A question that is frequently asked by persons purchasing a tree is "how fast will it grow?" This is a difficult question to answer because the growth rate of any plant depends on site conditions and maintenance. In most cases, the growth rate given for a particular plant is based on optimal conditions. Quite frequently, however, our landscapes are less than optimal.
A tree evaluation plot in place at the Morton Arboretum near Chicago, Illinois may provide some reliable information. The test plot has soil that is often too wet in the spring and very dry in the summer. Once established, supplemental water and fertilizers were not provided. Trees are also competing with a stand of grass for water and nutrients. Trees were 10 feet tall (approximately 1 1/2 inches caliper) at establishment. Trees were ranked by their actual growth rate in the first 10 years after planting.
Trees rated as fast growing were at least 25 feet tall after 10 years. These included the American Elm (Ulmus americana), Silver Maple (Acer saccharinum), and the Sycamore (Platanus occidentalis). Moderately fast growing trees measured 18 to 25 feet tall. These included Green Ash (Fraxinus pennsylvanica), Kentucky Coffeetree (Gymnocladus dioica), Thornless Honeylocust (Gleditsia triacanthos var. inermis) , Linden (Tilia platyphyllos, T. cordata, T. xeuchlora 'Redmond', and T. tomentosa), English Oak (Quercus robur), Pin Oak (Quercus palustris), Sawtooth Oak (Quercus acutissima), Shingle Oak (Quercus imbricaria), Red Maple (Acer rubrum), Sugar Maple (Acer saccharum), and Tuliptree (Liriodendron tulipifera). Slower growing trees were less than 18 feet tall after 10 years. These included European Ash (Fraxinus excelsior), Ohio Buckeye (Aesculus glabra), Ginkgo (Ginkgo biloba), Common Hackberry (Celtis occidentalis), European Hornbeam (Carpinus betulus), Ironwood (Ostrya virginiana), Norway Maple (Acer platanoides), Sweetgum (Liquidambar styraciflua), and Yellowwood (Cladrastis kentukea).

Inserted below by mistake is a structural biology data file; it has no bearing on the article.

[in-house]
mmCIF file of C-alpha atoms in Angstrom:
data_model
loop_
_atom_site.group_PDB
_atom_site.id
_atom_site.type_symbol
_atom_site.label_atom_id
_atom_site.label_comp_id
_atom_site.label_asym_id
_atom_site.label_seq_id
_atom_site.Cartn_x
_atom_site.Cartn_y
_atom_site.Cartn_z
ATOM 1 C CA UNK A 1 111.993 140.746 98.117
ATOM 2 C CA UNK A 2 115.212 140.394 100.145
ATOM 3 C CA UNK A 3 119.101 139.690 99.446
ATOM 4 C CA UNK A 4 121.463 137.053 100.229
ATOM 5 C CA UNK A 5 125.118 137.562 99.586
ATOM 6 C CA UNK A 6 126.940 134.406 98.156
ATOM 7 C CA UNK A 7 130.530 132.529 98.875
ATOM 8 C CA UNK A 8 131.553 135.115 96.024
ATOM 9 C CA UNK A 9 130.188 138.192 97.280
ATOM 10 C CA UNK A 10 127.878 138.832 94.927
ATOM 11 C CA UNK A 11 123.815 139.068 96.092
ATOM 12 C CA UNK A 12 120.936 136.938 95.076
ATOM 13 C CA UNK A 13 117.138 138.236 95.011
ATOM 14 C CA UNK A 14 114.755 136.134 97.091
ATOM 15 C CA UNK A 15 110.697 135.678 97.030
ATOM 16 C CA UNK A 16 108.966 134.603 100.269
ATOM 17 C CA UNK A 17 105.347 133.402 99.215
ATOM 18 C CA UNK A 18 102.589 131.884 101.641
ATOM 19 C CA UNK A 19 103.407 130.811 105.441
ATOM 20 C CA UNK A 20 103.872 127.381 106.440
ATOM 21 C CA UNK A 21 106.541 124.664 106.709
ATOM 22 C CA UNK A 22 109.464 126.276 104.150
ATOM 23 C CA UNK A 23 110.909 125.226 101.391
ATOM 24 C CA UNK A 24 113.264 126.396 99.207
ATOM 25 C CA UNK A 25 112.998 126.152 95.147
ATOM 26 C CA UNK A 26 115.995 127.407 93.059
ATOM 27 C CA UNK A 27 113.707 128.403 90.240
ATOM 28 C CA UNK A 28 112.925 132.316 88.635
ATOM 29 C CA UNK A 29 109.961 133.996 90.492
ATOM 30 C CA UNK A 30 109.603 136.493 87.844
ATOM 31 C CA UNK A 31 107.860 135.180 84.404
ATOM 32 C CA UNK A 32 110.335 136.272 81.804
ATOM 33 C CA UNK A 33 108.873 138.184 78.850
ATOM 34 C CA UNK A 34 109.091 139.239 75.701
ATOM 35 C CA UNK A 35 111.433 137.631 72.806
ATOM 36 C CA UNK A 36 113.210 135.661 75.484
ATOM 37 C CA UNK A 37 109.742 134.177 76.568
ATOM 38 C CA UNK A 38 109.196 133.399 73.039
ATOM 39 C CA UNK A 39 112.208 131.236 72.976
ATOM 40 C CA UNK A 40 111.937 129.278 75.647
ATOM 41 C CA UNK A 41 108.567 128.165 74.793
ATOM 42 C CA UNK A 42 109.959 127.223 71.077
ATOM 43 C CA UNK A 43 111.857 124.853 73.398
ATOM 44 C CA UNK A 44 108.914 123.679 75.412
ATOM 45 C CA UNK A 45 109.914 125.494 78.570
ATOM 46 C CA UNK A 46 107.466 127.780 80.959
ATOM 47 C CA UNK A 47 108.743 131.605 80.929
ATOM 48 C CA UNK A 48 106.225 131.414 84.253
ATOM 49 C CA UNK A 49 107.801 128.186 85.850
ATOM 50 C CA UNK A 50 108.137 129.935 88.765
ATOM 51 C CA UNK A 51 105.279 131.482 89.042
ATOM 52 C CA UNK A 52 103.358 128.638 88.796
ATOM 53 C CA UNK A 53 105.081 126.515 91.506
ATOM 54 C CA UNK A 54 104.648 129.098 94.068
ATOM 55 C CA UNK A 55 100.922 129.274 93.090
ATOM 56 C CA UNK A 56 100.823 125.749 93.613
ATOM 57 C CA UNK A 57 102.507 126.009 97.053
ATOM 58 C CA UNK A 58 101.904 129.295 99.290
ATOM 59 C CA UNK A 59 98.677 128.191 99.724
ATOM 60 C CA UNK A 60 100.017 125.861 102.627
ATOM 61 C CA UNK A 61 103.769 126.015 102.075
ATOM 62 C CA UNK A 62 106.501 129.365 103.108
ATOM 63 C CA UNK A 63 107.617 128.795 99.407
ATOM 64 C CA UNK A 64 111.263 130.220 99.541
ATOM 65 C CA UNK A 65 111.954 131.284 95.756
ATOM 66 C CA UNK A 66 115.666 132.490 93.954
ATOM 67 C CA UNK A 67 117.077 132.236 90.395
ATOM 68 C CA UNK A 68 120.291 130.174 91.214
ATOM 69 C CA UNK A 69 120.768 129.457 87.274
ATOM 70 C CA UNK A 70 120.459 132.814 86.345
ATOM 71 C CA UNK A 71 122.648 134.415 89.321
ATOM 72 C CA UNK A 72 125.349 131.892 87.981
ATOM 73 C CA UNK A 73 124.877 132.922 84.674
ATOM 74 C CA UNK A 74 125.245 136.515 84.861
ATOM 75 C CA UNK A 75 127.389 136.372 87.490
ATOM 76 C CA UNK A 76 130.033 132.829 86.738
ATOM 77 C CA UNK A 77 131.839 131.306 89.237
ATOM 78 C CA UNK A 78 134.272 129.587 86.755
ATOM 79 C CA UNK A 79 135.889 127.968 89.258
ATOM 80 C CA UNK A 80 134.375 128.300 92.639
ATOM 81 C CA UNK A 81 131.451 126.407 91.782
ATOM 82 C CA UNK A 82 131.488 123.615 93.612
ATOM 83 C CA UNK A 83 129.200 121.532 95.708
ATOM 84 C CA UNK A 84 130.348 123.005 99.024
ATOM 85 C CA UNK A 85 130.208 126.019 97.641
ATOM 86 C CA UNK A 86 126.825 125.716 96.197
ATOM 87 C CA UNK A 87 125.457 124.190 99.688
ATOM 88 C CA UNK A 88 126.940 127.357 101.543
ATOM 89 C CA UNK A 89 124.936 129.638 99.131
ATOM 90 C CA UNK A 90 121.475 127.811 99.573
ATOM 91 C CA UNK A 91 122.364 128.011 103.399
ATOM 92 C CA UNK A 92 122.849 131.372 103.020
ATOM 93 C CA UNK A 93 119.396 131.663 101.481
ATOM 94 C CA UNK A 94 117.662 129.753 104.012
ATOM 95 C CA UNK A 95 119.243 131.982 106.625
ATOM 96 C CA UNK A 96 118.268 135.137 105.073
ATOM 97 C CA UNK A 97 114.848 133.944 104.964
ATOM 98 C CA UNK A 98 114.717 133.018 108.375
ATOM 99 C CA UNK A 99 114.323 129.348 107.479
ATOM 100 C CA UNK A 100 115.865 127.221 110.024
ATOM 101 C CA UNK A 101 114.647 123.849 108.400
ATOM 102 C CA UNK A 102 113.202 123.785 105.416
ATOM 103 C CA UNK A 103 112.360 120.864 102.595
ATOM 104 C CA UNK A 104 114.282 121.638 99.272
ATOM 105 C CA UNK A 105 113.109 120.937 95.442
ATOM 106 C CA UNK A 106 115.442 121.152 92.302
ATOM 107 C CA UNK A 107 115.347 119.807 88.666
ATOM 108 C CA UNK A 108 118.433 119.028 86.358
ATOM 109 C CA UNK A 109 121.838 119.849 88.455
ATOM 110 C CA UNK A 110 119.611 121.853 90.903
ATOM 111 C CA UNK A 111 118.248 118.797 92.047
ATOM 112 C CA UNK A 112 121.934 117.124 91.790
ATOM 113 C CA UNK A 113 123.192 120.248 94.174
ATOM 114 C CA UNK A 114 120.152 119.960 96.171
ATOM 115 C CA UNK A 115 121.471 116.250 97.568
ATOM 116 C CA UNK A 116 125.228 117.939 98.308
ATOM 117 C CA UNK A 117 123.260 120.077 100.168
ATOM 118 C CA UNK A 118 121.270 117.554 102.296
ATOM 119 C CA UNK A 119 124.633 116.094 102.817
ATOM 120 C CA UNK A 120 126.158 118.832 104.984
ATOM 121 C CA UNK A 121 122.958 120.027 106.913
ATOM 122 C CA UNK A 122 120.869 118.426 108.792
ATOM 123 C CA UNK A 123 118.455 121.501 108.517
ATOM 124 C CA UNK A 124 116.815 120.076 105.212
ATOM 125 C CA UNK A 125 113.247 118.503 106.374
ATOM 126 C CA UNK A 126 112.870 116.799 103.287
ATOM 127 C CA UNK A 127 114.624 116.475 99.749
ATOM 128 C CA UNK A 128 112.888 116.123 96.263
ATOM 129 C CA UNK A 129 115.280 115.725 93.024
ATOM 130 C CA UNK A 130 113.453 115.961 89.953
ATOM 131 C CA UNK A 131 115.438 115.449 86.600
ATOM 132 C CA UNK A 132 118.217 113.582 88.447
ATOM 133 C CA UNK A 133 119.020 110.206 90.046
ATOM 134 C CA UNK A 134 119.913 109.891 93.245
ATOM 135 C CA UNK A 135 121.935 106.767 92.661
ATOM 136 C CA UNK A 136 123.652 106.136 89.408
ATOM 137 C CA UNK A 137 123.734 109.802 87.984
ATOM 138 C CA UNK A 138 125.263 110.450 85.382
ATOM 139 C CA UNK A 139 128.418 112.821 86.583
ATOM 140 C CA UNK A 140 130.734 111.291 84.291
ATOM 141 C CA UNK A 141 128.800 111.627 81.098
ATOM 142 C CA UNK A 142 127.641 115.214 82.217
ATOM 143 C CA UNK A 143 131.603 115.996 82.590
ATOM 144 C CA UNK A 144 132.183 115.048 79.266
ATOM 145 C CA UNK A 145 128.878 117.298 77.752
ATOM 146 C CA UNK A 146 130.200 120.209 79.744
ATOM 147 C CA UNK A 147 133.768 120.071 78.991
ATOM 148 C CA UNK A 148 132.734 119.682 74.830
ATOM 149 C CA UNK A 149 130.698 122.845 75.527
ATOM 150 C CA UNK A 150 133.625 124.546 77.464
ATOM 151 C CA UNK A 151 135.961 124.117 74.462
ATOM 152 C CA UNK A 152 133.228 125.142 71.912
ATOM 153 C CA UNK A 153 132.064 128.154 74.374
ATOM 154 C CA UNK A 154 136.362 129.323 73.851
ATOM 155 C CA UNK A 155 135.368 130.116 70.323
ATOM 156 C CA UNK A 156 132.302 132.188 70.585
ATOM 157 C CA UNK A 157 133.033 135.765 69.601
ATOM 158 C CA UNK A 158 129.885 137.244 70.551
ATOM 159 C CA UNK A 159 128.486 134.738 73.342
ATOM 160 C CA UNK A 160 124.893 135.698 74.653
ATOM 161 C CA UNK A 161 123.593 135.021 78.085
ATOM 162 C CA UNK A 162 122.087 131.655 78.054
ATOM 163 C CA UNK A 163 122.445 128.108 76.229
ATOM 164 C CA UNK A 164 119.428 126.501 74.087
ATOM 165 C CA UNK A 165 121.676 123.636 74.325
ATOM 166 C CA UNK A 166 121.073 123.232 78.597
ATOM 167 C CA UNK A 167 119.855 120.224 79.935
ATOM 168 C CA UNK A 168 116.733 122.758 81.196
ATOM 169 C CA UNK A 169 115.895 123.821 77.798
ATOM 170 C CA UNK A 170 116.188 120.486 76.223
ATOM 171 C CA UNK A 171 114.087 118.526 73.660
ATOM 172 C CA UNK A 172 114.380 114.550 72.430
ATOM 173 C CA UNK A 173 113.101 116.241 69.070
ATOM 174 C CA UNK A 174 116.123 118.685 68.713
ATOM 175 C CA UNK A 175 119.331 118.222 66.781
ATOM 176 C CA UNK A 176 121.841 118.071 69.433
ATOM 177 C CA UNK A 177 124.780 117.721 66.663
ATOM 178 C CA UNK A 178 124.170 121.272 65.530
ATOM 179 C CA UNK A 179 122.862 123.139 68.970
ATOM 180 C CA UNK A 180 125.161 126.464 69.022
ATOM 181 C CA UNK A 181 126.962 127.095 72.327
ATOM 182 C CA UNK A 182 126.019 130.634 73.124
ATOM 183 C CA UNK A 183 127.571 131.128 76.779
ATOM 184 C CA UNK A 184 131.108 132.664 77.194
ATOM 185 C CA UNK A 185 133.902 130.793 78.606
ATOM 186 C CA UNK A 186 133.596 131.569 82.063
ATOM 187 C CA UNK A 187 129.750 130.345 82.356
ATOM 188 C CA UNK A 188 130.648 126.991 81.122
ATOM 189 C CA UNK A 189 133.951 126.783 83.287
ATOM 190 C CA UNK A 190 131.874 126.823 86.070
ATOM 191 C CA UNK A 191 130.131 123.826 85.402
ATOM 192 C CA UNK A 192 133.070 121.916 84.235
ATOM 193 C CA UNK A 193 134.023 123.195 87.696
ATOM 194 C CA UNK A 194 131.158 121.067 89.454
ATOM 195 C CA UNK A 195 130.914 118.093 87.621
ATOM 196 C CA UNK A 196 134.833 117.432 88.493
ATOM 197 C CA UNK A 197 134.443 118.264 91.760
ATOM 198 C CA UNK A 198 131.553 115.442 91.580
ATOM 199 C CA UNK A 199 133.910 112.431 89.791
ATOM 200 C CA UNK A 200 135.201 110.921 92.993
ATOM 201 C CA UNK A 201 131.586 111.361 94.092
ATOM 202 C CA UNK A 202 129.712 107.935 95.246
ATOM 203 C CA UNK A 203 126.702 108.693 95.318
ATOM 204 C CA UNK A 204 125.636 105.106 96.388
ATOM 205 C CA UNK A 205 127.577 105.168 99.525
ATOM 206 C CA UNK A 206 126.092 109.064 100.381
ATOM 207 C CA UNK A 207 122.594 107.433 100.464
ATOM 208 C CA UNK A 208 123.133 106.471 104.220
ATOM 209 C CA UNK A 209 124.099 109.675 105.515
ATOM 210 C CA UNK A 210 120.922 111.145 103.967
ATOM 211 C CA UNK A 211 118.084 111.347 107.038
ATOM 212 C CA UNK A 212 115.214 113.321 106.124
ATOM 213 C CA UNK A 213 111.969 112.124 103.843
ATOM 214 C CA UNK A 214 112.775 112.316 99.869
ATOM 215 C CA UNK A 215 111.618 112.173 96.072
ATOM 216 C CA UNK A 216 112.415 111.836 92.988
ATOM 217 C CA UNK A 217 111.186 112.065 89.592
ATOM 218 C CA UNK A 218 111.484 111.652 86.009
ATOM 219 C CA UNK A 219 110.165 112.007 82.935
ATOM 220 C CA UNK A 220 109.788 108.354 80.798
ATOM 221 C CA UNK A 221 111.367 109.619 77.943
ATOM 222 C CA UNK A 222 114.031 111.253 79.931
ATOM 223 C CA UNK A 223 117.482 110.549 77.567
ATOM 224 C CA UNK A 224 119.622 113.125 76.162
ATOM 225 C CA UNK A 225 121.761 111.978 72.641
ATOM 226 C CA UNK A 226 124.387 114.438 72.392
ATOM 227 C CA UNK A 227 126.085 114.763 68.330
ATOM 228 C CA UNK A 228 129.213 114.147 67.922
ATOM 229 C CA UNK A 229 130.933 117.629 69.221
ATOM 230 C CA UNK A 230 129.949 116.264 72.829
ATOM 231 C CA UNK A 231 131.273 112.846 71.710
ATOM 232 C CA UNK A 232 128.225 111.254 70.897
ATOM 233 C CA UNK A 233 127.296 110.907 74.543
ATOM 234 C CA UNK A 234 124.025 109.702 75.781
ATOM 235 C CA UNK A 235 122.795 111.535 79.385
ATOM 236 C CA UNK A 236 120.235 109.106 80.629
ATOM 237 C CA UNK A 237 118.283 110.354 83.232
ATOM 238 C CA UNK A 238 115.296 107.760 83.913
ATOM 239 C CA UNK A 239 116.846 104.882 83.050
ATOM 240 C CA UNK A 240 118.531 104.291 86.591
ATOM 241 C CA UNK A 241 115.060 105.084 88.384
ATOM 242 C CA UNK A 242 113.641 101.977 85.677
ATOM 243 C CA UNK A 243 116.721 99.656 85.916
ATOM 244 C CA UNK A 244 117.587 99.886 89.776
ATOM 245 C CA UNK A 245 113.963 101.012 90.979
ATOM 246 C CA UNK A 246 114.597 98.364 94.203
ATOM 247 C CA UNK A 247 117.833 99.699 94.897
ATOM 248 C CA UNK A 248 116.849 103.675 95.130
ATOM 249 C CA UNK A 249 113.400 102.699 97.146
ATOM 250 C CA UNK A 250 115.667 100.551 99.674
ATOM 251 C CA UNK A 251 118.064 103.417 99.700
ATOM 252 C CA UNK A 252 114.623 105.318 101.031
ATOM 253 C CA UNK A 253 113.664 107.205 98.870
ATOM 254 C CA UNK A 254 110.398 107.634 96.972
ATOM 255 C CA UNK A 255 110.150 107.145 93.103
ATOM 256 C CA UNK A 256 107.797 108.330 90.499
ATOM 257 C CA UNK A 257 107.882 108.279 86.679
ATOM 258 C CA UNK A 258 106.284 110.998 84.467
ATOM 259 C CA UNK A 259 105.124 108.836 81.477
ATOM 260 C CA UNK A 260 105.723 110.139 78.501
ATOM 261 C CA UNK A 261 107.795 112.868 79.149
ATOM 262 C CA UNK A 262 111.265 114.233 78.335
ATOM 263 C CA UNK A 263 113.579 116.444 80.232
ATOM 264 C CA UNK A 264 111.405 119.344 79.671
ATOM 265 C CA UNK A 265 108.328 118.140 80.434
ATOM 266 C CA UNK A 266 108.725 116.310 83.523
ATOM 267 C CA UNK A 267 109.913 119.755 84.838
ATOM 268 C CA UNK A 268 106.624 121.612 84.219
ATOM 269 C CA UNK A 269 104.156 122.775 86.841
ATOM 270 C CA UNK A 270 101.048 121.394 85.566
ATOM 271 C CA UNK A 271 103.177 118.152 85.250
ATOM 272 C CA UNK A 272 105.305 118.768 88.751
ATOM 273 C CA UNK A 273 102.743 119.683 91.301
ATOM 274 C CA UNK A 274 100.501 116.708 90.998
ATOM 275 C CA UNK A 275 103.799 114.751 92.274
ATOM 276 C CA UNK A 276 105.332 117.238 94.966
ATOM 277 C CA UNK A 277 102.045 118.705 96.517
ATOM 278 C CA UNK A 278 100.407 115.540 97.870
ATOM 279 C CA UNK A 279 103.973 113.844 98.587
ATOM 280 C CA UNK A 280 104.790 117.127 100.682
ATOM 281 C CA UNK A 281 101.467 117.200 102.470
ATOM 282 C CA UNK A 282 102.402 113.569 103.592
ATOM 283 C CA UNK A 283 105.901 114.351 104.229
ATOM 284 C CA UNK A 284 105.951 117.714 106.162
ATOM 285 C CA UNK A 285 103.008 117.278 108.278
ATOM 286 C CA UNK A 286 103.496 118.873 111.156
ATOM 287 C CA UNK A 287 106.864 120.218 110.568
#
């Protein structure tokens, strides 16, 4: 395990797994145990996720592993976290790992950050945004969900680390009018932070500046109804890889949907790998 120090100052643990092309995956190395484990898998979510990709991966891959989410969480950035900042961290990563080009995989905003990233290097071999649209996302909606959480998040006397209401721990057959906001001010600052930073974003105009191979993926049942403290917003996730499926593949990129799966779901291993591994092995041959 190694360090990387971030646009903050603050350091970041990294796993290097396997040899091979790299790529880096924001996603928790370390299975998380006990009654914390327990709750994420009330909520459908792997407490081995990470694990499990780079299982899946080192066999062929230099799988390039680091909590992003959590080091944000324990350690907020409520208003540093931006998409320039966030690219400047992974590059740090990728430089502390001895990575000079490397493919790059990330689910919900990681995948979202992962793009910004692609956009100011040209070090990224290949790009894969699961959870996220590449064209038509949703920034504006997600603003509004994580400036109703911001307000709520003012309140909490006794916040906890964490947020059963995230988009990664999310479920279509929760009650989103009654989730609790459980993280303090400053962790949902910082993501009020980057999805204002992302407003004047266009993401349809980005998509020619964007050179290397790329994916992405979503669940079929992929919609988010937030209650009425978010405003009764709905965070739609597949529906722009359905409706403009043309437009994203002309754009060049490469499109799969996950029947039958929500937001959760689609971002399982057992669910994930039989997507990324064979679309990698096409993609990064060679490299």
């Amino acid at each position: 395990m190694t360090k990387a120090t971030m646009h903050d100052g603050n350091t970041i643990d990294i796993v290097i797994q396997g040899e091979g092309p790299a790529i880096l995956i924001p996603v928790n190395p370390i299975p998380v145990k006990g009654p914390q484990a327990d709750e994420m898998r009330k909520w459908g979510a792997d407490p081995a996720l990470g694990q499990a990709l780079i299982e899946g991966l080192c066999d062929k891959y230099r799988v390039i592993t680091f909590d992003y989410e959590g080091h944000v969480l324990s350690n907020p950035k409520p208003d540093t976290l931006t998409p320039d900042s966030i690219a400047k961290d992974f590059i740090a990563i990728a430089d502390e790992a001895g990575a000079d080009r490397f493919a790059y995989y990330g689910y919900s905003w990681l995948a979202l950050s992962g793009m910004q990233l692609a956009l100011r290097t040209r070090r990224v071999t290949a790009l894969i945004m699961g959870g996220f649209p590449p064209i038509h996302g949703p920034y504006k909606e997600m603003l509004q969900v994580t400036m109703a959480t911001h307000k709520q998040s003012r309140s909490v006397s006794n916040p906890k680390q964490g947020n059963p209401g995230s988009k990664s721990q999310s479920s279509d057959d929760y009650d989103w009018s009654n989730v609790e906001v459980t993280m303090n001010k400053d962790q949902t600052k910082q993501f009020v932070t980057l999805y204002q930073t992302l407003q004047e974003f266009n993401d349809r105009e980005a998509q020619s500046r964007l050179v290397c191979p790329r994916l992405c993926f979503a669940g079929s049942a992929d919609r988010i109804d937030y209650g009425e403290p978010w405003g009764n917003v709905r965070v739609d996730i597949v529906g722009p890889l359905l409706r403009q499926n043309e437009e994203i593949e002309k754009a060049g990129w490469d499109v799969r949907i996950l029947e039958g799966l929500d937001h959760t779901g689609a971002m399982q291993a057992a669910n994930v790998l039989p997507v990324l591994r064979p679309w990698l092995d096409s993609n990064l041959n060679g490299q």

While the trees growing in this study are only a part of one study, the results can be applied to many of our landscape situations. Many homeowners want a fast growing tree in the landscape. However, we may pay a price for fast growth. Fast growing trees often have the problem of being weak wooded and break apart quite easily in ice and other types of storms. Thus, a fast growing tree near a home often becomes a hazard.
This article originally appeared in the March 24, 1995 issue, p. 27.